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Diabetes Identified as Risk Factor for Liver Cancer Across Ethnic Groups
Diabetes is associated with an increased risk of hepatocellular carcinoma, and this association is highest for Latinos, followed by Hawaiians, African-Americans, and Japanese-Americans, according to results presented at the Sixth American Association for Cancer Research (AACR) Conference on the Science of Cancer Health Disparities in Racial/Ethnic Minorities and the Medically Underserved, held Dec. 6–9 in Atlanta, Georgia.
“People with diabetes have a two- to three-fold higher risk for hepatocellular carcinoma compared with those without diabetes,” said lead investigator V. Wendy Setiawan, PhD, of the University of Southern California. “We also found that the interethnic differences in the prevalence of diabetes were consistent with the pattern of hepatocellular carcinoma incidence observed across ethnicities: Ethnic groups with a high prevalence of diabetes also have high hepatocellular carcinoma rates, and those with a lower prevalence of diabetes have lower hepatocellular carcinoma rates.”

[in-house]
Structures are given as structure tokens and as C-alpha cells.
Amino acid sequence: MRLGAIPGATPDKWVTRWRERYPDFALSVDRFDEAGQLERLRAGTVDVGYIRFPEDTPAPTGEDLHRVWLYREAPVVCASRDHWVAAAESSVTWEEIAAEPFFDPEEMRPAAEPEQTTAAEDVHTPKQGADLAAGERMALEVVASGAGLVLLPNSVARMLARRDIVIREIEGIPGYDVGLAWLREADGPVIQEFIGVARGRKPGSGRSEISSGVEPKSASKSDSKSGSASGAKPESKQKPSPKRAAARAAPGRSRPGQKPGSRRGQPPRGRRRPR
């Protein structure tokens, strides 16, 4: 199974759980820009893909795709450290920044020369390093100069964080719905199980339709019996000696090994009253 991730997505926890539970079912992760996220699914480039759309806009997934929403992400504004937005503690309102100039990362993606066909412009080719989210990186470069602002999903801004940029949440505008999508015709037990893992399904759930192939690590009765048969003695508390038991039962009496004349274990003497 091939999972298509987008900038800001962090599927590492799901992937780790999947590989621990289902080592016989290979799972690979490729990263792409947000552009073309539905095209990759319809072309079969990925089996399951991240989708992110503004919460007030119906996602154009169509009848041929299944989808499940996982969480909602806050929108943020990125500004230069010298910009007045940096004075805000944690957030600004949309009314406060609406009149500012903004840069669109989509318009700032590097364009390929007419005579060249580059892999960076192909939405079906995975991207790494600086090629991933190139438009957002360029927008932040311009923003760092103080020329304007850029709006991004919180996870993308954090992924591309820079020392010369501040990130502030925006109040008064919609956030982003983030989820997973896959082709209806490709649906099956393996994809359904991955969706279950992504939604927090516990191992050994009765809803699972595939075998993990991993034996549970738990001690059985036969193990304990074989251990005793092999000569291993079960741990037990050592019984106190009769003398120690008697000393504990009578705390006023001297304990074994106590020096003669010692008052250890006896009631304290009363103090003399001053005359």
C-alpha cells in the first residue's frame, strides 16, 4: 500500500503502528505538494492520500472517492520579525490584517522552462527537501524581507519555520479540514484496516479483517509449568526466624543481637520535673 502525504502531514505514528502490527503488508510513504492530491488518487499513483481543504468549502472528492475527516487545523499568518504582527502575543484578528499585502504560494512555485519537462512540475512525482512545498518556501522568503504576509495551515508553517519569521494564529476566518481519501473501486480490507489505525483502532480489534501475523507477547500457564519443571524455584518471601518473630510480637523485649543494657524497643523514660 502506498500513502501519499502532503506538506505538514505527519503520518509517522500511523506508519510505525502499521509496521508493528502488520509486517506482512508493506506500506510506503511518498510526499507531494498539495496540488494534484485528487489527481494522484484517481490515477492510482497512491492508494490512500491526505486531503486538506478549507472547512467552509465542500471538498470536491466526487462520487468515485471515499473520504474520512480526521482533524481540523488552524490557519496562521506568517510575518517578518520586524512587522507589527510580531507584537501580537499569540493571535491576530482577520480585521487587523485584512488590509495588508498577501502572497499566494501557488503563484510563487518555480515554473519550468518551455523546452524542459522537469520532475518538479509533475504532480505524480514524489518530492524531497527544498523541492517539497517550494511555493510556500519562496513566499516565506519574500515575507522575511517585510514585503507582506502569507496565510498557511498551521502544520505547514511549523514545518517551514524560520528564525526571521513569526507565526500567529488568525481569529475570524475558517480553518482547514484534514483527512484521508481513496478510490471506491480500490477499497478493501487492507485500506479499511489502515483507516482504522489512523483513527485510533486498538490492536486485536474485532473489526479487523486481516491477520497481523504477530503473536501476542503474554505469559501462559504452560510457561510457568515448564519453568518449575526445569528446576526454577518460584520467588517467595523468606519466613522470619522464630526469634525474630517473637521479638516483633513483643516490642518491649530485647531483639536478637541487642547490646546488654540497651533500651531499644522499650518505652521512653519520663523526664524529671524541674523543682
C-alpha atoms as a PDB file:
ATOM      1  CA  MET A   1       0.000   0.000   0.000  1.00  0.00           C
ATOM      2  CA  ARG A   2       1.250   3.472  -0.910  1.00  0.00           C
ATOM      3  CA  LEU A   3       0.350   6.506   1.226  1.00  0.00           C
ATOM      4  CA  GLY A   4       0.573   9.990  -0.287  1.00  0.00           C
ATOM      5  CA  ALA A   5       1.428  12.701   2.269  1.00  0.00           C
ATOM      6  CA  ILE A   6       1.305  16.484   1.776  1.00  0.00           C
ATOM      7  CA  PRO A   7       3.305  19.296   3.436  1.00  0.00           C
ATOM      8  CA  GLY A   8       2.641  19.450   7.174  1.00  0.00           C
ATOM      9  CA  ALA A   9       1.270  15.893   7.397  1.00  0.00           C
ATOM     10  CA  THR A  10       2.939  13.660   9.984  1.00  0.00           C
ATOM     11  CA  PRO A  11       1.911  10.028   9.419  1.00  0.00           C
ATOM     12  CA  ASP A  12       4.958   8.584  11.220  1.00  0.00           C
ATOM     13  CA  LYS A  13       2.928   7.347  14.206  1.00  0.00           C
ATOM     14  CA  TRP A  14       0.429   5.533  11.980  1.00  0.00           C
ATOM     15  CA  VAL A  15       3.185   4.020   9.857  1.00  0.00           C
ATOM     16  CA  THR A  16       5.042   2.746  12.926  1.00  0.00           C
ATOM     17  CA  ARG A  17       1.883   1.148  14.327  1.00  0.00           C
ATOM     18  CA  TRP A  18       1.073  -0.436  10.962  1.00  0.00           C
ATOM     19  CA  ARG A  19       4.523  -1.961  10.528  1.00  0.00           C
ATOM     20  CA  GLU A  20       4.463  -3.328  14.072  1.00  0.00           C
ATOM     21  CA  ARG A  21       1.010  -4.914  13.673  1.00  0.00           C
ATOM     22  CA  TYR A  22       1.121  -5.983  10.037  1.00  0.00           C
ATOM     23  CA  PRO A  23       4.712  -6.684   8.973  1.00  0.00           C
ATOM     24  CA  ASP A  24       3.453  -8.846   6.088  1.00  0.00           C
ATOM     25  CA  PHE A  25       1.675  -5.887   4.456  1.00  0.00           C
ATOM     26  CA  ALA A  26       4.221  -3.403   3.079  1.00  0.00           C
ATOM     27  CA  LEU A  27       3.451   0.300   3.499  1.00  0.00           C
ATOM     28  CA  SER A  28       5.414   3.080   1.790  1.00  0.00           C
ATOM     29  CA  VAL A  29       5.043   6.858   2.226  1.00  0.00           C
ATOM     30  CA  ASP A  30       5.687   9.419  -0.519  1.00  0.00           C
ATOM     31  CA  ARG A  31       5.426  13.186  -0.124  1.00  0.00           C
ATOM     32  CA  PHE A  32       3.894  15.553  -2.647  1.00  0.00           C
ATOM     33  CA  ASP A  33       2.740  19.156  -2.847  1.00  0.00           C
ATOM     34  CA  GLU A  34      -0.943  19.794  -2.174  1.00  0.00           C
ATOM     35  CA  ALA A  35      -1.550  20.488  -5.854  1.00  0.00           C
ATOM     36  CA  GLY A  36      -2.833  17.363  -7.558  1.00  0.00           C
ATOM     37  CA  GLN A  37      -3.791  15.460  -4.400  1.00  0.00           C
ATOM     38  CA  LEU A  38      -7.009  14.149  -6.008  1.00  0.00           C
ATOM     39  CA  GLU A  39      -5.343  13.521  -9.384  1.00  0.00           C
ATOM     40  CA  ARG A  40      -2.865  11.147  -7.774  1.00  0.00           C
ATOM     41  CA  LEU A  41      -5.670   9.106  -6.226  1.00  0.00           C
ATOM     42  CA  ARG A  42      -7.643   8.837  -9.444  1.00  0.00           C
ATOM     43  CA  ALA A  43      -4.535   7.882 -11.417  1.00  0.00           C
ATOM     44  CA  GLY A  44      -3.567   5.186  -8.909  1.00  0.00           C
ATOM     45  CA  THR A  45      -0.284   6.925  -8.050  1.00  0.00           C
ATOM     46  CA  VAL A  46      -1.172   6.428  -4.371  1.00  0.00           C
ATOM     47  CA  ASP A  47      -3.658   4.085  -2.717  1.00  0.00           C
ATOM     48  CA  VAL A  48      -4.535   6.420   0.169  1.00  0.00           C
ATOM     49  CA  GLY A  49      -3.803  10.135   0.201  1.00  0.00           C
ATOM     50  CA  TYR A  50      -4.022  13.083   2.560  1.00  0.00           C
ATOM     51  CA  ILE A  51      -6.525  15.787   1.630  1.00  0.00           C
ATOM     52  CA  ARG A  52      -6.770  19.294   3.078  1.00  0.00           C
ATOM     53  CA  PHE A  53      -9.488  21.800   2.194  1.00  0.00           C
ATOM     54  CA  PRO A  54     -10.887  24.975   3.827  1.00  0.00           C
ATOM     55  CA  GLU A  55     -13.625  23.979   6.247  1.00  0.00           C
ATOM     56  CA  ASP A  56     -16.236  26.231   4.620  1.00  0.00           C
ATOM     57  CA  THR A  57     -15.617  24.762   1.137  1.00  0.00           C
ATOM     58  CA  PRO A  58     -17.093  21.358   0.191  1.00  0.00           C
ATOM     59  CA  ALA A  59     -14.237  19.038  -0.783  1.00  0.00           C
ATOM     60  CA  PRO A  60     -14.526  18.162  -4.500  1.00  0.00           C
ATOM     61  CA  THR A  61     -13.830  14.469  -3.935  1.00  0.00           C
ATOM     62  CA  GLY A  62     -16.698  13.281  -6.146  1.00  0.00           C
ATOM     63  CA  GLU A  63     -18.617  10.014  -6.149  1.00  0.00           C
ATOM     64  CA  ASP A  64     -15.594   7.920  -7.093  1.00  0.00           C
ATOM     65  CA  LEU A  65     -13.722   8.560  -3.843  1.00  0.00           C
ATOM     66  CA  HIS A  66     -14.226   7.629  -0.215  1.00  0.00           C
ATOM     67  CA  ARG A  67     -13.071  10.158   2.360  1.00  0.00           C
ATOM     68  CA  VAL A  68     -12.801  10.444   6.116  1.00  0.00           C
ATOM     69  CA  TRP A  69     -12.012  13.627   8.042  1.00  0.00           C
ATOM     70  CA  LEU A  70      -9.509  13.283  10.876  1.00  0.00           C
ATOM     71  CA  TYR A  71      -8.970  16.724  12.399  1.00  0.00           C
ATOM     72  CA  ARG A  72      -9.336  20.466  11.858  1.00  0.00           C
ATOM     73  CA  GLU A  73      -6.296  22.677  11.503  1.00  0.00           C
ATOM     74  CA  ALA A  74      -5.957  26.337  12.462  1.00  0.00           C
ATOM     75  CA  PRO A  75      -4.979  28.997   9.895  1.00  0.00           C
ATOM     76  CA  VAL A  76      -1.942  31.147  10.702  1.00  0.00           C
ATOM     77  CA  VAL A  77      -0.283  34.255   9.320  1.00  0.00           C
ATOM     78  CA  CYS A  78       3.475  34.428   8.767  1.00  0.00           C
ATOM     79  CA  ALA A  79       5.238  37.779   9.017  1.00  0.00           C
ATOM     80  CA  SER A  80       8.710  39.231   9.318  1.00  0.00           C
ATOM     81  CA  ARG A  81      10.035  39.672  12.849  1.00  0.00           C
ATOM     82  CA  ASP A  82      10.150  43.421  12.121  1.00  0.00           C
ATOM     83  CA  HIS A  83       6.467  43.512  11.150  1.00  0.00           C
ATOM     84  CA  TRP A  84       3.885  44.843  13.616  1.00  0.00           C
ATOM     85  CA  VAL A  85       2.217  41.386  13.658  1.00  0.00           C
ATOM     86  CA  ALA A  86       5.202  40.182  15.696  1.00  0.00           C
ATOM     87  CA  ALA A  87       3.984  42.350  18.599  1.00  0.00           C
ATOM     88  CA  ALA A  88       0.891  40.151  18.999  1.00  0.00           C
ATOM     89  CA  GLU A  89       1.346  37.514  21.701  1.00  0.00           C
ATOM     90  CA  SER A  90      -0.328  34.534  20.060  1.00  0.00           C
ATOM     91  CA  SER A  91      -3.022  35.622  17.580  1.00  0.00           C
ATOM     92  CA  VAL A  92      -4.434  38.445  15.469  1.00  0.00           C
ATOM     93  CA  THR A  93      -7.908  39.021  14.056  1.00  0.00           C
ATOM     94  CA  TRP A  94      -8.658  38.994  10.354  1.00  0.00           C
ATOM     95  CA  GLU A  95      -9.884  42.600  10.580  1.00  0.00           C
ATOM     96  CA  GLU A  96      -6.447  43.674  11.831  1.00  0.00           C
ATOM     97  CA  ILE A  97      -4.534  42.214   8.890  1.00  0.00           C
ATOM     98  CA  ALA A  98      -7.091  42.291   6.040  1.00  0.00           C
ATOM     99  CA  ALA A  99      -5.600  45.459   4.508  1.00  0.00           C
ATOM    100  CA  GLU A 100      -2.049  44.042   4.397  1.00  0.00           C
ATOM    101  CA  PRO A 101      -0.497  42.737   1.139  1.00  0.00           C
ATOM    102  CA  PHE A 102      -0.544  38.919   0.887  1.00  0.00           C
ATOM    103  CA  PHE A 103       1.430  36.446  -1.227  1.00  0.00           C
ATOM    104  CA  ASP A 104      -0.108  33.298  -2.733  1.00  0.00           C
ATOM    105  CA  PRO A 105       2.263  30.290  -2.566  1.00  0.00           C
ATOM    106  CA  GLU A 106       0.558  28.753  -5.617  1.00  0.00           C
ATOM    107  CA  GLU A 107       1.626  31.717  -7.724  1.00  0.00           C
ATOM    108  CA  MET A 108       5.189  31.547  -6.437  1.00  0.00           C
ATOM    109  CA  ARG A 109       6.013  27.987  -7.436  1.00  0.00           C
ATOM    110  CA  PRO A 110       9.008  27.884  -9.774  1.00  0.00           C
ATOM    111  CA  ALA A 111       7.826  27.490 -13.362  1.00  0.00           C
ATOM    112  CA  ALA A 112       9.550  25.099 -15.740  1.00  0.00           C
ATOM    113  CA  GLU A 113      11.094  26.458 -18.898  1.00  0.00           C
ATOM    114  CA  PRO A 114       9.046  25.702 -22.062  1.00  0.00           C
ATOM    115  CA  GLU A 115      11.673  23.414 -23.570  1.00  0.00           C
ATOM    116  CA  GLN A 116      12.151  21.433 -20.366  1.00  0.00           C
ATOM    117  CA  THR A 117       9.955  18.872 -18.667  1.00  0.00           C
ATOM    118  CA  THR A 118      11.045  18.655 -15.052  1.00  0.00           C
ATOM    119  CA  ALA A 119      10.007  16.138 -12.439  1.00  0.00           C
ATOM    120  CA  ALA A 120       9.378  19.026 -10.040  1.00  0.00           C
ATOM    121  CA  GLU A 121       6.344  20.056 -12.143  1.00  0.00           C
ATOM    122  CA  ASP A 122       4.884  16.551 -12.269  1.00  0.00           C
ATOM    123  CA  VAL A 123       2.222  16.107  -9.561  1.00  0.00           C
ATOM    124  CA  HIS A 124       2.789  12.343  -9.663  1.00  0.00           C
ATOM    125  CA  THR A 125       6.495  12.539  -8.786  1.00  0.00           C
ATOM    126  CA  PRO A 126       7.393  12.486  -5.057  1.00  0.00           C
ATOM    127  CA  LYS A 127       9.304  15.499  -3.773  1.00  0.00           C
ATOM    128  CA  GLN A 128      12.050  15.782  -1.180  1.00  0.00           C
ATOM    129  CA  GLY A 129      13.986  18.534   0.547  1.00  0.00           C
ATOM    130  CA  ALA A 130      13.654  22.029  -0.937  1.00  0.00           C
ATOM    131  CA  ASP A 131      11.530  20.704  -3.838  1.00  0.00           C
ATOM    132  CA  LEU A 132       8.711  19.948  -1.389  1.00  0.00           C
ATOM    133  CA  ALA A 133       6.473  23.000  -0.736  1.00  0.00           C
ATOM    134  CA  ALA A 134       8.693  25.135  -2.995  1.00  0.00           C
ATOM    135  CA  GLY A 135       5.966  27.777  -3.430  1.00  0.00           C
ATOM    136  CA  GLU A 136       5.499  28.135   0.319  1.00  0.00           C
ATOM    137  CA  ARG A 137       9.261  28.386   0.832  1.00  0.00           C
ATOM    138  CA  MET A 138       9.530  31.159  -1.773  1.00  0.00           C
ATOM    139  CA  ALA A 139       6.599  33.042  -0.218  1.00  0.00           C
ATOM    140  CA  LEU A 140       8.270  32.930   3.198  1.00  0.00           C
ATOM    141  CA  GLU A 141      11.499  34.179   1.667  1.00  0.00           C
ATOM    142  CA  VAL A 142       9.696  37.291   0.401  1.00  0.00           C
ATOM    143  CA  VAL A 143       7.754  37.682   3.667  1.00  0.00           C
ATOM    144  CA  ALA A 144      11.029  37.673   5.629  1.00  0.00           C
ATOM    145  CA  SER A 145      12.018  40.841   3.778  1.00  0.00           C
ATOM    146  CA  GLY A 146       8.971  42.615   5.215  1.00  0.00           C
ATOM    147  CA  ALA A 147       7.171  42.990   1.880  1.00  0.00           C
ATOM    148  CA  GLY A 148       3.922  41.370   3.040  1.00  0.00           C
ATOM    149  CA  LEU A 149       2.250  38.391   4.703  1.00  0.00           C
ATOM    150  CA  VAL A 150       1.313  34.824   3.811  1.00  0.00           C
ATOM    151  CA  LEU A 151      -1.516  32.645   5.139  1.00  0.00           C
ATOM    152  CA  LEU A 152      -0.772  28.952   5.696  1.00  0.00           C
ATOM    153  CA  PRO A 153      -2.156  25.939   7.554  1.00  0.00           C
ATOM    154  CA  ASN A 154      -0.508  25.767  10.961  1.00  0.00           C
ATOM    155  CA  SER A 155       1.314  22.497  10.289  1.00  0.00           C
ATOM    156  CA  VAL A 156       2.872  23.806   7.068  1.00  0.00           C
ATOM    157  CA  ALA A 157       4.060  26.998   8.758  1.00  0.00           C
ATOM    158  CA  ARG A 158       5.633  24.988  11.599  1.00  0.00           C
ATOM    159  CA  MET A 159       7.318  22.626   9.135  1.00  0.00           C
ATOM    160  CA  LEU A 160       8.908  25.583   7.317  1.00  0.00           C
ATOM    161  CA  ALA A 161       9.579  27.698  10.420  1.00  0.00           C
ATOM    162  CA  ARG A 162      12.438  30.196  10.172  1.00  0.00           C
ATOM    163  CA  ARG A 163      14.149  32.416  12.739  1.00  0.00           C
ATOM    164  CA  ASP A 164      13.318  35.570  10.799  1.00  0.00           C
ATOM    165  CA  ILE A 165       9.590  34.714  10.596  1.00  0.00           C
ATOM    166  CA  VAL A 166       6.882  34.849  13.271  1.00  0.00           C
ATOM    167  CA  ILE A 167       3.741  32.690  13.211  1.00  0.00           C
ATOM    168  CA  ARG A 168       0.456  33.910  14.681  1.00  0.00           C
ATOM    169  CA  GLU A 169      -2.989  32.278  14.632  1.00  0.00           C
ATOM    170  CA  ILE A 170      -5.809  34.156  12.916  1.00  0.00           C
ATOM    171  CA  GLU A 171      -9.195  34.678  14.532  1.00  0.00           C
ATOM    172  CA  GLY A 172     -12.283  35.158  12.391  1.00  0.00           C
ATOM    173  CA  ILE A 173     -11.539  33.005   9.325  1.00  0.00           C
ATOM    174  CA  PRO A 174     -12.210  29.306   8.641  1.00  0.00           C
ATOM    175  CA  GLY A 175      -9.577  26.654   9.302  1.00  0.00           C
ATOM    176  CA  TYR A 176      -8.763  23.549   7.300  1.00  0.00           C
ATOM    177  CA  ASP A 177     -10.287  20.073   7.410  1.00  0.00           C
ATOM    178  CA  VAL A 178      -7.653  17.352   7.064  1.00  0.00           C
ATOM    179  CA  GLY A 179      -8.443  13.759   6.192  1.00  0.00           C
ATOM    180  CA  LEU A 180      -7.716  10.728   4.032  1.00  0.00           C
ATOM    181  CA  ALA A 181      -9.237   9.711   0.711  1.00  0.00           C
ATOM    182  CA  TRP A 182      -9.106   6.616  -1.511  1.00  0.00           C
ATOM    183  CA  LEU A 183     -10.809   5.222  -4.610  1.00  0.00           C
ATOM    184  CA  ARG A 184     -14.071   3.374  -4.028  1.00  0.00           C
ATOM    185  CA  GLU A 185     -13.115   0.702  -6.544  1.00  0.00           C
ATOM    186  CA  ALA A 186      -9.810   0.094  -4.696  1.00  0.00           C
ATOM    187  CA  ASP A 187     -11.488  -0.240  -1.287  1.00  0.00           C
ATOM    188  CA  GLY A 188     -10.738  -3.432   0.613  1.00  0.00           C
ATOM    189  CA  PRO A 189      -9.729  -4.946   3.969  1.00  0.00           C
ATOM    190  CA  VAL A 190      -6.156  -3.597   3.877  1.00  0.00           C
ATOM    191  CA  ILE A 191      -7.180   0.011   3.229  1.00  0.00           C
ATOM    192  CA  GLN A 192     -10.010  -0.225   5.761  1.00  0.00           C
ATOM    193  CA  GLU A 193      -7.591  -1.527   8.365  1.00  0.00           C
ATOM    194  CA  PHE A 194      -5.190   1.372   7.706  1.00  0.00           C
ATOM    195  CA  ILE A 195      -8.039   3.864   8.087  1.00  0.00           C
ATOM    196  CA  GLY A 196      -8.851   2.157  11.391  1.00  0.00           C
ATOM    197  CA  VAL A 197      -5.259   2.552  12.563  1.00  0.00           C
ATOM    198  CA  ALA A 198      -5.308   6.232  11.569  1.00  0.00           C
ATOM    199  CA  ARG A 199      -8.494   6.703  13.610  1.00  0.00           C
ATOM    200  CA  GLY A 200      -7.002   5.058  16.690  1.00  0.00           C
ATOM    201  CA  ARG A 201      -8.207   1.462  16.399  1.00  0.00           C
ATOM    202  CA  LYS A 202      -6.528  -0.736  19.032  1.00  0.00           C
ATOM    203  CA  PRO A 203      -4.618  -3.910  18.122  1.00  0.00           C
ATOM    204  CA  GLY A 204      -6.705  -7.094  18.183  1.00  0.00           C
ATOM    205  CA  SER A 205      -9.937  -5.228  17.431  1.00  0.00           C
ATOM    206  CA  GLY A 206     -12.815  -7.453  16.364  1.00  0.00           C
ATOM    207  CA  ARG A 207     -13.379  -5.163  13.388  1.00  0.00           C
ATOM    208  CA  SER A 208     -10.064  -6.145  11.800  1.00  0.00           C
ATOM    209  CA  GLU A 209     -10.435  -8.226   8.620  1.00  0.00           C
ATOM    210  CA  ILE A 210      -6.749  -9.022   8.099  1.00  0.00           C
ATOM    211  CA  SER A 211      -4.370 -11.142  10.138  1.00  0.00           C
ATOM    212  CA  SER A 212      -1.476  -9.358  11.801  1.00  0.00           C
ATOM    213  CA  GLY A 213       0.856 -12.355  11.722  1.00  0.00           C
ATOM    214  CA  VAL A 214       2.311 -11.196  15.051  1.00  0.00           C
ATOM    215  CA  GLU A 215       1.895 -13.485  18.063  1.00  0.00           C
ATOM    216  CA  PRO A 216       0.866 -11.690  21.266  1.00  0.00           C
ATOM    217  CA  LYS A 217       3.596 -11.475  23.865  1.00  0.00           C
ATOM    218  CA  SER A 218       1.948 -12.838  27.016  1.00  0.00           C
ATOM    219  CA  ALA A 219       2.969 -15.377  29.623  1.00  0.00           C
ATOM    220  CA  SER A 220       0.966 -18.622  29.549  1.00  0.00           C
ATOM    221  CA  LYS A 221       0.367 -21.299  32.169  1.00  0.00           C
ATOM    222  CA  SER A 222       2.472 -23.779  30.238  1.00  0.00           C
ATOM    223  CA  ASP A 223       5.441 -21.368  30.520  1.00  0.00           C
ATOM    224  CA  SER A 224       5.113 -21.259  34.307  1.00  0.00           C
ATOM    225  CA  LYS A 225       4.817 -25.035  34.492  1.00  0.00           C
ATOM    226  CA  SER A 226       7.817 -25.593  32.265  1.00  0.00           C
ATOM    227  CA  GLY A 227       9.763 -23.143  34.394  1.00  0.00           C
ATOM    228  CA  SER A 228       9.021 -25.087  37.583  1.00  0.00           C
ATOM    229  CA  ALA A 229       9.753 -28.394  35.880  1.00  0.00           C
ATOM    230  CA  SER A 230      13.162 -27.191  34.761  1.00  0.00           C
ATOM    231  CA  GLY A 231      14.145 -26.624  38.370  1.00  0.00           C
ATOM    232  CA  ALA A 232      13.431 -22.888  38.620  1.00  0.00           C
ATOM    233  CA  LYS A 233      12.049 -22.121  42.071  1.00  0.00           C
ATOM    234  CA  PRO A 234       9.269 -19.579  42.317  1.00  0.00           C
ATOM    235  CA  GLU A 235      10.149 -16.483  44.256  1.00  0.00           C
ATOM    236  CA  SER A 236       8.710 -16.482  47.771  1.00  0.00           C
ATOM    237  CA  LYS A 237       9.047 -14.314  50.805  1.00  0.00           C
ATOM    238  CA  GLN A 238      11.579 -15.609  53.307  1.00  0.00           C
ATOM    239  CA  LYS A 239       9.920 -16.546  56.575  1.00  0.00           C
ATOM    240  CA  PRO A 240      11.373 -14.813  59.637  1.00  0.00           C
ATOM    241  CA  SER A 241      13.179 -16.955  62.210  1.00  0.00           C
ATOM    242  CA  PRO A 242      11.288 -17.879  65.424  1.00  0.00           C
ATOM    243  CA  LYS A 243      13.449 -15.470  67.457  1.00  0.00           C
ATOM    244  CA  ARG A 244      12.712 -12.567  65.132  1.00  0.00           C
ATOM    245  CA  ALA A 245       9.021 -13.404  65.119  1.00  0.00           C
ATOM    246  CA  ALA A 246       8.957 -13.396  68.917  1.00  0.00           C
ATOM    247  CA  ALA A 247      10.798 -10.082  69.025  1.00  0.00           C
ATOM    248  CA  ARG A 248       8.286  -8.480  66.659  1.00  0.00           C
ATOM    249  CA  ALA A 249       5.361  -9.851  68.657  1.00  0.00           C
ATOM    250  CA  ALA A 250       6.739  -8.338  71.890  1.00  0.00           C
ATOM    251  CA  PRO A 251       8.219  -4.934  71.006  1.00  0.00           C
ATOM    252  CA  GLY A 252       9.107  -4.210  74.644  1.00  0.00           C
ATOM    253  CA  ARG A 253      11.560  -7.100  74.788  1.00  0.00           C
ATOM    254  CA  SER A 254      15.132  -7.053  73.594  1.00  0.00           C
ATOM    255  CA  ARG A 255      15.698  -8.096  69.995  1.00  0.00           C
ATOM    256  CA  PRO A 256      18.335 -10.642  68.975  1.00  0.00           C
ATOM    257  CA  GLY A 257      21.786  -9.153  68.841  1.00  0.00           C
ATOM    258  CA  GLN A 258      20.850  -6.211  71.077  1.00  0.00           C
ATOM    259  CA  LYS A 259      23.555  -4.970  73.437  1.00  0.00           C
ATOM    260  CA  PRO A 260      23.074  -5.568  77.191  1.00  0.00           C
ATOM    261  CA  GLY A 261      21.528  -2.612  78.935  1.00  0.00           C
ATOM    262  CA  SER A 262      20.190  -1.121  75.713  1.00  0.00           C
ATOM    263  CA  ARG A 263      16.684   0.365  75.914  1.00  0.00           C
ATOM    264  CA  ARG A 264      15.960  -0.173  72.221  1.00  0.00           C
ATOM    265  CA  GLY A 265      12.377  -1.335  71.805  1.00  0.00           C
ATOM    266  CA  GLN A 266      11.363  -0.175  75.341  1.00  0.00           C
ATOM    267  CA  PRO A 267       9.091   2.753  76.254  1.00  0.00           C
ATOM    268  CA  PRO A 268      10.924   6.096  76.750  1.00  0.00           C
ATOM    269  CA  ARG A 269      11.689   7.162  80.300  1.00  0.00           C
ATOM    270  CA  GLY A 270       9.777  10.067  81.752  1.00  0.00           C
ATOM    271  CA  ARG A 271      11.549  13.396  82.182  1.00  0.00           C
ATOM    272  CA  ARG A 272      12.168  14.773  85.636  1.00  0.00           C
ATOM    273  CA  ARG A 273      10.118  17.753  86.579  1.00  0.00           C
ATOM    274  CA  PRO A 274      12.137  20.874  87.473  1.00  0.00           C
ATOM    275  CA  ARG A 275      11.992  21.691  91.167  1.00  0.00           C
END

Setiawan and her colleagues examined whether the association between diabetes and hepatocellular carcinoma differed by race or ethnic group. They analyzed data from more than 150,000 people enrolled in the Multiethnic Cohort Study between 1993 and 1996. During the study follow-up period of approximately 15 years, 506 cases of hepatocellular carcinoma were reported: 59 cases in non-Hispanic Caucasians, 81 in African-Americans, 33 in Hawaiians, 158 in Japanese-Americans, and 175 in Latinos.
Compared with non-Hispanic Caucasians, Latinos had 2.77 times the risk of being diagnosed with hepatocellular carcinoma — the highest risk identified. Native Hawaiians had 2.48 times the risk; African-Americans, 2.16; and Japanese-Americans, 2.07.
The prevalence of diabetes was consistent with that of hepatocellular carcinoma. Sixteen percent of Hawaiians, 15% of Latinos and African-Americans, 10% of Japanese-Americans, and 6% of non-Hispanic Caucasians had diabetes. Compared with those without diabetes, Latinos with diabetes had a 3.3-fold higher risk for hepatocellular carcinoma; Hawaiians, a 2.33-fold higher risk; Japanese-Americans, a 2.02-fold higher risk; African-Americans, a 2.02-fold higher risk; and non-Hispanic Caucasians, a 2.17-fold higher risk.
Source: AACR; December 8, 2013.